4 Steps to become GST Ready
The much awaited, much debated GST is now a reality. From the midnight of 30th June leading into 1st of July, most businesses across India were able to seamlessly continue their business, since they had taken the necessary steps to welcome the GST era.
But in case you haven’t, don’t worry, it isn’t too late yet. Here are 4 quick steps you can take to get back on track, and make your business ready for GST.
Step 1: Find out whether you are liable to compulsorily register
As per the GST registration guidelines, you will need to take mandatory GST registration, if you fall under any of the following category of suppliers:
- Taxable person with turnover exceeding INR 20 lakhs (INR 10 lakhs in Special Category States)
- Taxable person carrying on interstate supplies
- Casual and non-resident taxable persons
- Businesses liable to pay tax under reverse charge
- Agents supplying on behalf of a taxable person
- Input service distributor
- All e-commerce operators
- Person supplying online information and database access or retrieval services from outside India to an unregistered person in India
- Persons responsible to deduct TDS
Note – Earlier, all sellers on e-commerce, irrespective of turnover were liable to take GST registration. However, as per the latest ruling, suppliers with turnover below INR 20 lakhs will not be required to register themselves under the GST for selling goods or services through e-commerce portal. Also, the government has deferred the implementation of TDS and TCS provisions for two categories of deductors – government, including local authorities, and e-commerce companies and their suppliers.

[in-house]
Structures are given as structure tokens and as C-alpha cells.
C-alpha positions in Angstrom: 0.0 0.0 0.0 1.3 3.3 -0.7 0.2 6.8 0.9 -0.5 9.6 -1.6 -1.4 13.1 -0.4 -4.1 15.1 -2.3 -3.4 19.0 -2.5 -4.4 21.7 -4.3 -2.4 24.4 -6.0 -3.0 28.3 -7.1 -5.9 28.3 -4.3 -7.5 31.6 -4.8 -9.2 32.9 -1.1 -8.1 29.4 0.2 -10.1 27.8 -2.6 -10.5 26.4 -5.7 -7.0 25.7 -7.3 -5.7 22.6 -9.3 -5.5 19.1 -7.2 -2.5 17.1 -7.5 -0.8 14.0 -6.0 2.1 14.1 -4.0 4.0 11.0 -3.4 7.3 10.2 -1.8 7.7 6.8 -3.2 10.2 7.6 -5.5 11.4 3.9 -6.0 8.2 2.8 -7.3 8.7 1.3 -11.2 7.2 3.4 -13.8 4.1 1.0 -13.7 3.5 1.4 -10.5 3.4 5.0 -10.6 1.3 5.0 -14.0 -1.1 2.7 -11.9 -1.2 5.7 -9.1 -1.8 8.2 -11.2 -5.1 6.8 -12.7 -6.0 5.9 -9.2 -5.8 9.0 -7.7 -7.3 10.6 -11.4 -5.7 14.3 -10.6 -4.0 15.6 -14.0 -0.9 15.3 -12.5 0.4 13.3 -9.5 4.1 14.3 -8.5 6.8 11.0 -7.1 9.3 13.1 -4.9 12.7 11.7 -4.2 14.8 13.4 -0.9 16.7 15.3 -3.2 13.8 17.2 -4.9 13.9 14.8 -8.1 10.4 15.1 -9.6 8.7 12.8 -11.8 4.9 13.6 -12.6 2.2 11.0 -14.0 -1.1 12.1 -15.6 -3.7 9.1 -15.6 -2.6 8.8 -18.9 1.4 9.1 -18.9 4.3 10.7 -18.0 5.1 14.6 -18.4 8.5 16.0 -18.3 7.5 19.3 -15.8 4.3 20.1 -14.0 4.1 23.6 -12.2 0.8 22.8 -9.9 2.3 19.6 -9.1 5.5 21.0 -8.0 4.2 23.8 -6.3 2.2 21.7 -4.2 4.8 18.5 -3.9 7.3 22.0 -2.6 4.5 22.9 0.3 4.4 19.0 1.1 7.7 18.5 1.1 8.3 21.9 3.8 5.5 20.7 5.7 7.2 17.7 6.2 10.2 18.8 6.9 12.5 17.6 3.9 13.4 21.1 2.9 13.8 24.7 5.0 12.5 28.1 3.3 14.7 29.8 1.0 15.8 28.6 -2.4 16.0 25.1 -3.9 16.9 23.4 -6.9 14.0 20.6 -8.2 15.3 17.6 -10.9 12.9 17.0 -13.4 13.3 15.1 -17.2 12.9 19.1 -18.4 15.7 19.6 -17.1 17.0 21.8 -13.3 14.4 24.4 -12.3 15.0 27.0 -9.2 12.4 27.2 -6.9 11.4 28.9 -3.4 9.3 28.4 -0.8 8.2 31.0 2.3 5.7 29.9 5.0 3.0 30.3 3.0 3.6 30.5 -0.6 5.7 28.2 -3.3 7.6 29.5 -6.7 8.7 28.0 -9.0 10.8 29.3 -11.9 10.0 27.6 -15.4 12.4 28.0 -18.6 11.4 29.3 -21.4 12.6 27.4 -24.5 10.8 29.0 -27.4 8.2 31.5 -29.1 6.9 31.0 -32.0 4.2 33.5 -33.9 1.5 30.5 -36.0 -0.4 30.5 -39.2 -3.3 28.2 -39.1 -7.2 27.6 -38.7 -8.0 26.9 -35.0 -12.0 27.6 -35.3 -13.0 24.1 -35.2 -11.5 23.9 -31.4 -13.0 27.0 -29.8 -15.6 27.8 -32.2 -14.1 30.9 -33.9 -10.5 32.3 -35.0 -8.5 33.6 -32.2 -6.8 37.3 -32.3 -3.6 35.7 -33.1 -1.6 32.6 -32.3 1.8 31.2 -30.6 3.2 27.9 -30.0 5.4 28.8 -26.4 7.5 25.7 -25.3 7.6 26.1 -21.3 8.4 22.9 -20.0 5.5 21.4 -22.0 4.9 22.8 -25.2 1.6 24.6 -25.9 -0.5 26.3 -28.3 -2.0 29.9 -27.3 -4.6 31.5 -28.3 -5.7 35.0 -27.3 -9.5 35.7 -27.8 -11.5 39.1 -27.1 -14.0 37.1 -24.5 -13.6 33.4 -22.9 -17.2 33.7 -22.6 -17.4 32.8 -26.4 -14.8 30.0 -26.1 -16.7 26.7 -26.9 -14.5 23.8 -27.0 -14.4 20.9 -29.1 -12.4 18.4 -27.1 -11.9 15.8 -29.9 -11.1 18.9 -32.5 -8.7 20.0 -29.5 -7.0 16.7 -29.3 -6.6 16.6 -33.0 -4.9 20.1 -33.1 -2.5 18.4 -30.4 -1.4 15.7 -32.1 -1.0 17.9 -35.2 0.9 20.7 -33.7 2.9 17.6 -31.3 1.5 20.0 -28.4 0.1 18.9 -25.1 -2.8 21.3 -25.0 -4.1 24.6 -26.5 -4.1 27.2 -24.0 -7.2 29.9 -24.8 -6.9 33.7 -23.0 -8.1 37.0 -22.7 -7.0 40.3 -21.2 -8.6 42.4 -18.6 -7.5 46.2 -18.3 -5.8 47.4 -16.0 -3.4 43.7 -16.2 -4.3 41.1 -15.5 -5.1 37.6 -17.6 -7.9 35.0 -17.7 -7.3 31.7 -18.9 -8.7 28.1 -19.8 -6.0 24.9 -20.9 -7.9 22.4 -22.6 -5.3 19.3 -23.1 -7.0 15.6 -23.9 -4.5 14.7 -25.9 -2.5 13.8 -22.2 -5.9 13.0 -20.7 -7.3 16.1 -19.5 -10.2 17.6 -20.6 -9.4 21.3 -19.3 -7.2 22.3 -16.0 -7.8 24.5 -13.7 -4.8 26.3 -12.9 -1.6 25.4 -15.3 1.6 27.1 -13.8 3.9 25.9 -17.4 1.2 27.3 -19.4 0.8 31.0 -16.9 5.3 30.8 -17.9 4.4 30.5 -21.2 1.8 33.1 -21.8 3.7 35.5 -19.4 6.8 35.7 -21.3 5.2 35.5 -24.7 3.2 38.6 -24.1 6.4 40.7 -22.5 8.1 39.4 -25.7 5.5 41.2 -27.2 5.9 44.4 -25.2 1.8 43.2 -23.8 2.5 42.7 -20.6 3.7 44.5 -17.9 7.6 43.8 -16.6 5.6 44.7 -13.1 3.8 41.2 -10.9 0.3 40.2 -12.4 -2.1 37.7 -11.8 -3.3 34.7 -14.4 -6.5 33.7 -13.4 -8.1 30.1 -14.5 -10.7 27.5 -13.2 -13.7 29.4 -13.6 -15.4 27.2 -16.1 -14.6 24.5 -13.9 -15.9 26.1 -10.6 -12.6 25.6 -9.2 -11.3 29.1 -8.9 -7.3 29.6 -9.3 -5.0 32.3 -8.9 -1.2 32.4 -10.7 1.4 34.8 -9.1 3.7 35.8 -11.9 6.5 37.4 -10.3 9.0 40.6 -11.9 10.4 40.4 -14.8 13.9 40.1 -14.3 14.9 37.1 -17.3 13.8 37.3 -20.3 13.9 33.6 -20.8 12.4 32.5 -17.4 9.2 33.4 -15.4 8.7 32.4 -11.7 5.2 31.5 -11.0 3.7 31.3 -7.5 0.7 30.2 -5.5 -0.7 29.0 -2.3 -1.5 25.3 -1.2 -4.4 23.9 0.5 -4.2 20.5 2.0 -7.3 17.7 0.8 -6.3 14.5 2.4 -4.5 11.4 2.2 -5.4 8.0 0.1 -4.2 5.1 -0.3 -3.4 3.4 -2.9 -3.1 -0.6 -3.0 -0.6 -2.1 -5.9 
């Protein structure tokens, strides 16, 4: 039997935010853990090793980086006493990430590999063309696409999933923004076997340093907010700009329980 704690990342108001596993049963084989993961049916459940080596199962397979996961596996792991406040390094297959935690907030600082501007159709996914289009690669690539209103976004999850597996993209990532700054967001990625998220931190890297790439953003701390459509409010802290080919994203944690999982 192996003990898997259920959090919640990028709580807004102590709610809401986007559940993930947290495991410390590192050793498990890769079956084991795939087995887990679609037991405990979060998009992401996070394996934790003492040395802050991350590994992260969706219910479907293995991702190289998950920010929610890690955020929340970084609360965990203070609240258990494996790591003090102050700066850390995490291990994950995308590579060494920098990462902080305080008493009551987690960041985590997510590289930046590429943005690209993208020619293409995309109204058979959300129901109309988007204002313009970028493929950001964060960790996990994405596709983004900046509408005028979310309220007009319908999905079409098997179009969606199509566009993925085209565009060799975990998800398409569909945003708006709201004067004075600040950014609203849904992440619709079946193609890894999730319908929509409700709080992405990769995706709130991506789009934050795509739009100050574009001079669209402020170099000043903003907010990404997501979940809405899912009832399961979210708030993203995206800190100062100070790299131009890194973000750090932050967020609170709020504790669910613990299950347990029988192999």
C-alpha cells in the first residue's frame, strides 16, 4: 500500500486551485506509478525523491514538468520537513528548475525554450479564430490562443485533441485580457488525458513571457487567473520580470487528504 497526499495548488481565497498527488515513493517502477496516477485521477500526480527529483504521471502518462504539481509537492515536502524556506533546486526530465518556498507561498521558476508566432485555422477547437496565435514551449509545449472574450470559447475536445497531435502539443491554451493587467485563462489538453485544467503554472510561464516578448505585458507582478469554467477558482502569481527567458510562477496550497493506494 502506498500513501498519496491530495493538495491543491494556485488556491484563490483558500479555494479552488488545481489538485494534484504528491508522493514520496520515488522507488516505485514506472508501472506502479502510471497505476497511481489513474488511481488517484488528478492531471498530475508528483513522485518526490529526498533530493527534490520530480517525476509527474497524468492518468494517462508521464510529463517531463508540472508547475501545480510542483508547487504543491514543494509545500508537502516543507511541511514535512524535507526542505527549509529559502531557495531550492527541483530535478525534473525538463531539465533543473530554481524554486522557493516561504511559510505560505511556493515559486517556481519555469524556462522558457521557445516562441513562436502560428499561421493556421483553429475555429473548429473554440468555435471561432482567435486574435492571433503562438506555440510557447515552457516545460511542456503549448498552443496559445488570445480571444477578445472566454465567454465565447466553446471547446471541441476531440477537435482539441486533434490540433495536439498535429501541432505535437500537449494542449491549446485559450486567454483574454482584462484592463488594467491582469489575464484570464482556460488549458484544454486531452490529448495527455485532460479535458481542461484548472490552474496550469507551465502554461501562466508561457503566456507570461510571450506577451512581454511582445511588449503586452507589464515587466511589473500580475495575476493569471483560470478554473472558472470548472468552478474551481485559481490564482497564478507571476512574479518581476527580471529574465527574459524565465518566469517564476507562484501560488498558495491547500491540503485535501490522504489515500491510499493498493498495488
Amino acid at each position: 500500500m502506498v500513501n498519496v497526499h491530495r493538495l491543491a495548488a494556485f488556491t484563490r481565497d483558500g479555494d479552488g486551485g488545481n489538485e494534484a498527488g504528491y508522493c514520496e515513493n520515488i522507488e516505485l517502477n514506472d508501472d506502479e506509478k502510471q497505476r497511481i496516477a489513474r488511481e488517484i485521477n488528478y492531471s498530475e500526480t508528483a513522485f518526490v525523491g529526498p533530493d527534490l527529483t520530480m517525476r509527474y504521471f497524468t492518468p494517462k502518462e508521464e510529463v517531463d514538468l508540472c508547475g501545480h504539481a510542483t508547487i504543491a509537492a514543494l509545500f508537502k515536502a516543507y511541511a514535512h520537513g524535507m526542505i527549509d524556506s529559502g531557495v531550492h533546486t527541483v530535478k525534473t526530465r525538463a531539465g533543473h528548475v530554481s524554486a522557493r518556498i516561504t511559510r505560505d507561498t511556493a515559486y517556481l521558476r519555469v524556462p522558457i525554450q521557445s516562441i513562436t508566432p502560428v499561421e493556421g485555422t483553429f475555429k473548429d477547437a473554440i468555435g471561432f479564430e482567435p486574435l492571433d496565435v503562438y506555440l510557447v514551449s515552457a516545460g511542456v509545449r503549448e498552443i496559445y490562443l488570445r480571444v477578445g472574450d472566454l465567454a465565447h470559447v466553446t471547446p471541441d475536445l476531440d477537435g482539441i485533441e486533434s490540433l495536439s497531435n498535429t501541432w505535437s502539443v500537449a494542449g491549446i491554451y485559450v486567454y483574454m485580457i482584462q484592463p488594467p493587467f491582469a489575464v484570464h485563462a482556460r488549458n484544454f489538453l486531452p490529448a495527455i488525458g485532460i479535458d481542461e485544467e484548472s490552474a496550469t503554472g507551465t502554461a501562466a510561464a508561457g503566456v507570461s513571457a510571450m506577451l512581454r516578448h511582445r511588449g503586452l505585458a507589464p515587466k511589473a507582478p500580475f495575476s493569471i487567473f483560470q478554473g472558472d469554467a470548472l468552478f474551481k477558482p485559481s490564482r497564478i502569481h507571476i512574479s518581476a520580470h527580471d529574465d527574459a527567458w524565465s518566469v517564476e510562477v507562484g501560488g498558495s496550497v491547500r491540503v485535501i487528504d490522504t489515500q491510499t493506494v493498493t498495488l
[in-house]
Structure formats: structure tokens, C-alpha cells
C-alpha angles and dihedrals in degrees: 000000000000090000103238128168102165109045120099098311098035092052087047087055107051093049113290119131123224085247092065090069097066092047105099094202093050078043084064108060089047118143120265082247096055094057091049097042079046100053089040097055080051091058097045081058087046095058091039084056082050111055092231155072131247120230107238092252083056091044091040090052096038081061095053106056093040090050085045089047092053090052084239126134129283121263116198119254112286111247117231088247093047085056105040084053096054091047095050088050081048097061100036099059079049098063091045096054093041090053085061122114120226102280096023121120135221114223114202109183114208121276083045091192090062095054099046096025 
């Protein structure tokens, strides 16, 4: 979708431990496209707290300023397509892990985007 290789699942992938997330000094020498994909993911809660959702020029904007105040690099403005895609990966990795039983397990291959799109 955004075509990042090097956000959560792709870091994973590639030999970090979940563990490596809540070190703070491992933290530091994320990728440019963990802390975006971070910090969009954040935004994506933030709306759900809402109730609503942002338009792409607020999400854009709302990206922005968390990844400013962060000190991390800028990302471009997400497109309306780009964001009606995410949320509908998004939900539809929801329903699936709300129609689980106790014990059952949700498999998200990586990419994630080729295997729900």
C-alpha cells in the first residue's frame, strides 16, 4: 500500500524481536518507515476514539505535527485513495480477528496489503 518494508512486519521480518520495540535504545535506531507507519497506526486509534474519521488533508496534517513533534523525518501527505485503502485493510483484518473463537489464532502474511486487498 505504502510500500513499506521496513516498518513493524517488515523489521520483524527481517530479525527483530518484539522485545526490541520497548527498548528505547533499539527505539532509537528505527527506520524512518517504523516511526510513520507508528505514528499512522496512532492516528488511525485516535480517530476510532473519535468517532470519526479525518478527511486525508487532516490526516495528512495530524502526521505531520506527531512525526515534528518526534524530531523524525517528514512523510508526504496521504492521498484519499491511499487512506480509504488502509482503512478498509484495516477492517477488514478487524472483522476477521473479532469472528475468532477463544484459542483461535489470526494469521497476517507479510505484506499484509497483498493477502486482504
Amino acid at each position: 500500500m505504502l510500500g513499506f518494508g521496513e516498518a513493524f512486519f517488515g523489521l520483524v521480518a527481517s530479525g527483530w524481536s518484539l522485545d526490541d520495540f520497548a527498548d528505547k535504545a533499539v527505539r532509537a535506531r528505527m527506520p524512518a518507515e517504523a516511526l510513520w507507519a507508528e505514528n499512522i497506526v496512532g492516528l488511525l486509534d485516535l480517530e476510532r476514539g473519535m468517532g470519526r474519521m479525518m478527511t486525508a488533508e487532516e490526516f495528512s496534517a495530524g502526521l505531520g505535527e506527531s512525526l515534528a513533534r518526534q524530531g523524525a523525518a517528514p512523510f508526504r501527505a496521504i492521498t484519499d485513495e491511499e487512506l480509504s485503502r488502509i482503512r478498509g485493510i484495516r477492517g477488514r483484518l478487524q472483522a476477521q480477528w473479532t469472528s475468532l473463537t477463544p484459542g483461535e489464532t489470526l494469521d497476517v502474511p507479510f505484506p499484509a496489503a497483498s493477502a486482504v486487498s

Step 2: Get registered under GST
Once you are clear about whether you are liable to register or not, you will fall under one of the following 2 cases:
Case 1: Liable to register under GST
In this case, you will need to carry forward your registration under the previous taxation laws, into the GST era. You can do that by taking the following steps –
- Access the common GST portal (http://www.gst.gov.in/) and enrol by validating your e-mail ID and mobile number. It is an extremely user friendly portal, which will enable you to seamlessly take online GST migration registration.
- Upon enrolment for GST, you will be allotted a provisional certificate of registration in Form GST REG-25. Please note, that even If you have obtained multiple registrations on the basis of a single PAN under the existing taxation laws, you will still be granted only one provisional registration under GST. In the case of centralized registration under Service Tax, you will be granted with a single provisional registration in the state or union territory in which you were registered earlier. However, if you are into the business of supplying services in multiple states, you will need to take separate registration for all such states, where you will be providing your services.
- Within 3 months, you will be required to submit Form GST REG-24 in the GST Portal along with information and documents as prescribed. If the information provided is complete and satisfactory, final registration certificate will be issued to you in Form GST REG-06.